Trump 2

Long before Trump launched his presidential campaign, he was making headlines in New York City as a real estate developer. His self-branded buildings are easily recognizable and have remained at the forefront of the luxury real estate market through times of triumph and bankruptcy. Will his real estate brand prove resilient? New Yorkers, politicos and real estate wonks alike are wondering what impact his presidency could potentially have on the prices of real estate in buildings that bear his name.

To answer this question, our data team created a custom repeat-sales index for residential Trump buildings in Manhattan, known as the “The Trump Index.” The Trump Index is based on the StreetEasy Price Indices, but is limited to properties in the 16 Trump-branded buildings found in Manhattan. For comparison, we then created the “Non-Trump Index” which identifies 13 “non-Trump” residential buildings in Manhattan that were similar in age, size, location and price point.[i]

Hover over the map below to see locations for the Trump-branded buildings (orange) and comparison buildings (blue) used in StreetEasy’s analysis.

[tableau server=”” workbook=”trumpBuildingsMap” view=”Map” tabs=”no” toolbar=”no” revert=”” refresh=”yes” linktarget=”” width=”800px” height=”880px”][/tableau]

According to the index, many units in Trump buildings are not truly luxury properties, which are defined as properties at the top 20 percent of the market. This, however, creates an interesting dynamic and marketing angle for the properties on Trump Index.  They offer many of the same amenities as luxury buildings and have distinct cache, but are less expensive compared to the bona fide luxury segment of the Manhattan market. While both Trump buildings and non-Trump buildings have seen units sell for less than they did in previous years, the Non-Trump Index has actually seen price declines; these buildings are more exclusive, so the few that sell for less have a greater impact.

See below for the Index, and note that this chart is updated on a monthly basis.

[tableau server=”” workbook=”trumpIndices” view=”indicesWindow” tabs=”no” toolbar=”no” revert=”” refresh=”yes” linktarget=”” width=”800px” height=”880px”][/tableau]

So, has Donald Trump’s political career thus far had an impact on real estate sales in NYC’s Trump buildings? Unfortunately there is no easy answer.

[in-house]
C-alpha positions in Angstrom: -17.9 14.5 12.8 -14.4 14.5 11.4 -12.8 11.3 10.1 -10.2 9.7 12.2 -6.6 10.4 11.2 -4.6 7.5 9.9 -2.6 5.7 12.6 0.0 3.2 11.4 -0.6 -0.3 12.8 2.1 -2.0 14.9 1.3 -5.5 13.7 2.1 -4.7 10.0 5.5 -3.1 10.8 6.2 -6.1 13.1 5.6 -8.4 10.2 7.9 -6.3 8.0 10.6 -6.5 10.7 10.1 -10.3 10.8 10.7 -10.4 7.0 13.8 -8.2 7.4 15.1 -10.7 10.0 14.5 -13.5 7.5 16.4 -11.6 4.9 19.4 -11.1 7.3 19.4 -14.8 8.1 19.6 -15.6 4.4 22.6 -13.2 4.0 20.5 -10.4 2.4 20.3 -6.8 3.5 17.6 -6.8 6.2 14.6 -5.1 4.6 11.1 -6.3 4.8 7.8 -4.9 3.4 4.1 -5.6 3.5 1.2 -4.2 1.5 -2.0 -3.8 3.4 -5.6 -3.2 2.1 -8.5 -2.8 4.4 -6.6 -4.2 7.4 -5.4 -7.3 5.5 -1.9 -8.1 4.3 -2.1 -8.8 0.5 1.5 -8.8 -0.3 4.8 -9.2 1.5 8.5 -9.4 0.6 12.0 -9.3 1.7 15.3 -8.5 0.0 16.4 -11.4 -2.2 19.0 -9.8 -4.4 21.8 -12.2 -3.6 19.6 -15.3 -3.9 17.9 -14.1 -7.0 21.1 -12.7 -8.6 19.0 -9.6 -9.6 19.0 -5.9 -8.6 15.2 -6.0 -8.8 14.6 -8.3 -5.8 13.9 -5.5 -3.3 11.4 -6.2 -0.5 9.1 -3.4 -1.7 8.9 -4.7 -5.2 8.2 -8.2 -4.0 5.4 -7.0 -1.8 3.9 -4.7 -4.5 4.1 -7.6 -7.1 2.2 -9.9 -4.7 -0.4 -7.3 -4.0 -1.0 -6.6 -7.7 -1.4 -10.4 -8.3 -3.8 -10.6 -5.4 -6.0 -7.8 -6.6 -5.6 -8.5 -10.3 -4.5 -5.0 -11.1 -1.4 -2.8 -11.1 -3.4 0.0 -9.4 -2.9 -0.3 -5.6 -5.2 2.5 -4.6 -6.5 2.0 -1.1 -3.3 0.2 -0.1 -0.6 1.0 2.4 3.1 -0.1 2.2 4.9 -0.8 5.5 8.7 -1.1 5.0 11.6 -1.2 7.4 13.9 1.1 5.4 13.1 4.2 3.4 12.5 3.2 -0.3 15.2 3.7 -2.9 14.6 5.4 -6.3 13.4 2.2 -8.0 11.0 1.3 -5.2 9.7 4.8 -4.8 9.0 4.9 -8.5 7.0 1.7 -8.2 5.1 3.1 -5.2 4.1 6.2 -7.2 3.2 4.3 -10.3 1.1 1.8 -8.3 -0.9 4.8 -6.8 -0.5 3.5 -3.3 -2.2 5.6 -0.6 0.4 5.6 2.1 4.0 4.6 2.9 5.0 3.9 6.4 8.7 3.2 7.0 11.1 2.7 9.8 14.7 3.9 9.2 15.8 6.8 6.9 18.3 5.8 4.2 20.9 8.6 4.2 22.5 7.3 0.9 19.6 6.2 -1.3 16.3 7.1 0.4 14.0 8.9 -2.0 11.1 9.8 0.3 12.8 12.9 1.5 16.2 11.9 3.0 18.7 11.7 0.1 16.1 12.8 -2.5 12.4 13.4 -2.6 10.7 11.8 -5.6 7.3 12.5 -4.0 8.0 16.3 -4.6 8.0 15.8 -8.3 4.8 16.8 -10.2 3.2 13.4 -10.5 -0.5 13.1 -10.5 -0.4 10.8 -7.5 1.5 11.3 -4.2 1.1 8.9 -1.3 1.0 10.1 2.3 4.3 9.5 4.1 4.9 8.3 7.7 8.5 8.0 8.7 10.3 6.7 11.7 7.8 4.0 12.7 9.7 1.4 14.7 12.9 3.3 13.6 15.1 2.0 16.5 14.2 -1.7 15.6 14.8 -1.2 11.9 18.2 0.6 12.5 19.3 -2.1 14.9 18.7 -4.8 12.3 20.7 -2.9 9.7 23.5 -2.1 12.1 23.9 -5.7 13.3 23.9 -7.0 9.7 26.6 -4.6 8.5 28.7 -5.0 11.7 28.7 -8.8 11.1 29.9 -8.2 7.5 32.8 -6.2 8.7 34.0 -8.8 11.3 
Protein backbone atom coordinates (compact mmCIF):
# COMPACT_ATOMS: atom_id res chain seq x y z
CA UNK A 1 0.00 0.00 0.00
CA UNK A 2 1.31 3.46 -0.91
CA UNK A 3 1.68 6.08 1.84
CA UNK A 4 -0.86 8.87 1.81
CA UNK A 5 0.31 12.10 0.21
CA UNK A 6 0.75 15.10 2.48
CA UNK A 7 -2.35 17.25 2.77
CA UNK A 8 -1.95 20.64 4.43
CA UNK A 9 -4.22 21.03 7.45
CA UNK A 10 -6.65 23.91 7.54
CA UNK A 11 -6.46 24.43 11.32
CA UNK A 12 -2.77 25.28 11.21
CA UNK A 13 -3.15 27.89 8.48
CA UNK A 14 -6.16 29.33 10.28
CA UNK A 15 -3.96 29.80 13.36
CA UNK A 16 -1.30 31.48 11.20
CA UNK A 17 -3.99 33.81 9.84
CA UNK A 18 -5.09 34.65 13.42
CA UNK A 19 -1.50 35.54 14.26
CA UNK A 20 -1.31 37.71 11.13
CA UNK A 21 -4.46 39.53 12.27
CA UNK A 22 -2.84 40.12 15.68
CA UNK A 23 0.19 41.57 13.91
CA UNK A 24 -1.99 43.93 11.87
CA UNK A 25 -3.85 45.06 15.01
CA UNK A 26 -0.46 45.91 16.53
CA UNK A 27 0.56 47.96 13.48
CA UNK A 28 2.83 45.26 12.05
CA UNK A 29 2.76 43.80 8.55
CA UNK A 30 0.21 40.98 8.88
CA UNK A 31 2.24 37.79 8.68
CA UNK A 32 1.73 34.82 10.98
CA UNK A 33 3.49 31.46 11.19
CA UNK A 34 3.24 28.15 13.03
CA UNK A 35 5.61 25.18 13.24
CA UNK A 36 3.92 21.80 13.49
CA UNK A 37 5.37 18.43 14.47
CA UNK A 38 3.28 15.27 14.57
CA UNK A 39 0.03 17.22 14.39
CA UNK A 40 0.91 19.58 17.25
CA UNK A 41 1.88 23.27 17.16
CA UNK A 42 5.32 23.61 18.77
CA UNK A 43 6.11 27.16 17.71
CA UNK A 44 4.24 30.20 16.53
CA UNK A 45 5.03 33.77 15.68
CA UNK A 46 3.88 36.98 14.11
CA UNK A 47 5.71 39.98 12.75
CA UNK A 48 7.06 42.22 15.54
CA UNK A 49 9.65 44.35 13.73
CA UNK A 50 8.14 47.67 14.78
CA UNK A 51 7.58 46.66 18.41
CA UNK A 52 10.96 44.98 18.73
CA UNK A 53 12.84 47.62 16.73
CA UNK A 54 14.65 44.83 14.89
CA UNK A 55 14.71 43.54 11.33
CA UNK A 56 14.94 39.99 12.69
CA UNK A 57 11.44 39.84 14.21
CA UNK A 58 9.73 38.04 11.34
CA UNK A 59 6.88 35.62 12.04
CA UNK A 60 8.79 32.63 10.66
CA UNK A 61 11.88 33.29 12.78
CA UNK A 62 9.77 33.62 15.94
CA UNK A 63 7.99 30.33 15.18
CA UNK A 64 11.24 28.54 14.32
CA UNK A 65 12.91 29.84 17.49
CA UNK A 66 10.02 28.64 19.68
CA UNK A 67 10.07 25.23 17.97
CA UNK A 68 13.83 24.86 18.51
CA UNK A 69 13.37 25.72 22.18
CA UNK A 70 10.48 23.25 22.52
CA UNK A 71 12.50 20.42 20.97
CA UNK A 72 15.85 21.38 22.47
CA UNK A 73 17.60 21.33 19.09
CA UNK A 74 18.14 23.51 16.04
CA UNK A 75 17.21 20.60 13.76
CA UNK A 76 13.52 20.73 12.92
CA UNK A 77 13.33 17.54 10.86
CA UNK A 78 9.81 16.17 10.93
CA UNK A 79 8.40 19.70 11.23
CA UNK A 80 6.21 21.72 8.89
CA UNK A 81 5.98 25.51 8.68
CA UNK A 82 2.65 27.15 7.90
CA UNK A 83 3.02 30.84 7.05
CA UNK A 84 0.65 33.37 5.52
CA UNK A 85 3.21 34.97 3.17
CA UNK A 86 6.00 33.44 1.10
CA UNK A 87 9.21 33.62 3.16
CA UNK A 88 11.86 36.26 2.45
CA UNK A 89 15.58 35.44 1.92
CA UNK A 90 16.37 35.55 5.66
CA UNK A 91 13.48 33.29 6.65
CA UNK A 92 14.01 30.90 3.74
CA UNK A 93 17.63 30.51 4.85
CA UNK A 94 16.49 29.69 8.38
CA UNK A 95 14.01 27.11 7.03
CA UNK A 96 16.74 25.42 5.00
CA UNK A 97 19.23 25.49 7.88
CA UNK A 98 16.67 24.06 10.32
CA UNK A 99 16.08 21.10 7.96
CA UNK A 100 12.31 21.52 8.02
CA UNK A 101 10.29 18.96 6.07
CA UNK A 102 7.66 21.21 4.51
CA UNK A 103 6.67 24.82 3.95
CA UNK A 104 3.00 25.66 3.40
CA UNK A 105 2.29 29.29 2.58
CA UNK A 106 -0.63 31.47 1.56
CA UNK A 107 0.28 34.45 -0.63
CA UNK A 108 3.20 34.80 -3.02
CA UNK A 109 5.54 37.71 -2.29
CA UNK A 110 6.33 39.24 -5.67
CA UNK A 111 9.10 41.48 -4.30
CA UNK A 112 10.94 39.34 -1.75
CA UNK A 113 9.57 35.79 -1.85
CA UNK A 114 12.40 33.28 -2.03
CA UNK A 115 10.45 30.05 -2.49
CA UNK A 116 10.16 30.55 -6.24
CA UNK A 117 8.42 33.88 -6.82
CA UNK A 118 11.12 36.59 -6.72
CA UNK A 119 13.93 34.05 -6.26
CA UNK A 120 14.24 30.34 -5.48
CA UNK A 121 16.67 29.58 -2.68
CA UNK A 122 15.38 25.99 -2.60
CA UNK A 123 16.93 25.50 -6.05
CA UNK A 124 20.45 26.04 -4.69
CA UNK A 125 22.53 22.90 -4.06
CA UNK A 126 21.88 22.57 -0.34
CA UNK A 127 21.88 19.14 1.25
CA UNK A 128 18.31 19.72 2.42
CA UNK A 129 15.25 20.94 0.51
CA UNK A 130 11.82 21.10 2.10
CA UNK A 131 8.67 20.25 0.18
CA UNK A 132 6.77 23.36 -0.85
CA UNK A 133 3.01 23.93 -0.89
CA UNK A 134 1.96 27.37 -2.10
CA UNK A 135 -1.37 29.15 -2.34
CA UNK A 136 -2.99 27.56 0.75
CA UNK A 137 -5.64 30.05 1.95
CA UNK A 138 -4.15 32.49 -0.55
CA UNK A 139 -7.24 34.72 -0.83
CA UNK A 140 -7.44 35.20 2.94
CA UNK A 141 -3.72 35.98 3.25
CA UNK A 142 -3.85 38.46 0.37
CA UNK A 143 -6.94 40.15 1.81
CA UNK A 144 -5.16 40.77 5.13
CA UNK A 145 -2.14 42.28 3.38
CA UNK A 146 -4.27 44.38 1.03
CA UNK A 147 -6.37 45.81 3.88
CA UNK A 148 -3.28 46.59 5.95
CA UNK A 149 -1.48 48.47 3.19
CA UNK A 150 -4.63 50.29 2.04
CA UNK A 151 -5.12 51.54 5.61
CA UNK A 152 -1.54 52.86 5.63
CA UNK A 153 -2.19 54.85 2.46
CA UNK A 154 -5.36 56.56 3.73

Based on the data as of 2016, it appears that Trump-branded buildings have experienced greater price appreciation than other, comparable buildings as well as the New York City market as a whole. However, it is difficult to draw a direct correlation between Trump’s campaign and the sales appreciation of the buildings bearing his name. Krishna Rao, economist at StreetEasy, offers this explanation:

“When deciding to buy a multi-million dollar condo, there are many considerations – such as location, down payment, building amenities and proximity to transportation and schools – for buyers to take into account. These major factors may ultimately surpass the importance of the name on the building. It is easier for people to wield their purchasing power when considering smaller investments, such as the decision to buy Trump-branded clothing or a stay in a hotel room.

Because Trump buildings are typically priced on the lower end of luxury, they have been slightly more resilient against the luxury market slowdown we’ve observed in New York City over the past few months. Trump buildings are still showing yearly price growth, while the non-Trump index better aligns with overall luxury market trends.”

Did Trump’s campaign change your opinion on whether you would purchase an apartment in one of his properties? Let us know in the comments!

[i] The buildings that comprise the “Trump Index” are: Trump Park Avenue, Trump World Tower, Trump Palace, Trump Parc, Trump Parc East, Trump Plaza, Trump International, Trump Tower, Trump Soho Hotel Condominium, Trump Place 120, Trump Place 140, Trump 160, Trump 180 Riverside Boulevard, 200 Riverside Boulevard, Trump Place 220 and The Heritage at Trump Place. The “Non-Trump” comparison buildings are 515 Park Avenue, 100 UN Plaza, The Chatham, Residences at the Ritz Carlton, JW Marriott Essex House, The Savoy, 15 Central Park West, Olympic Tower, One York, The Avery, The Rushmore, The Aldyn and One Beacon Court.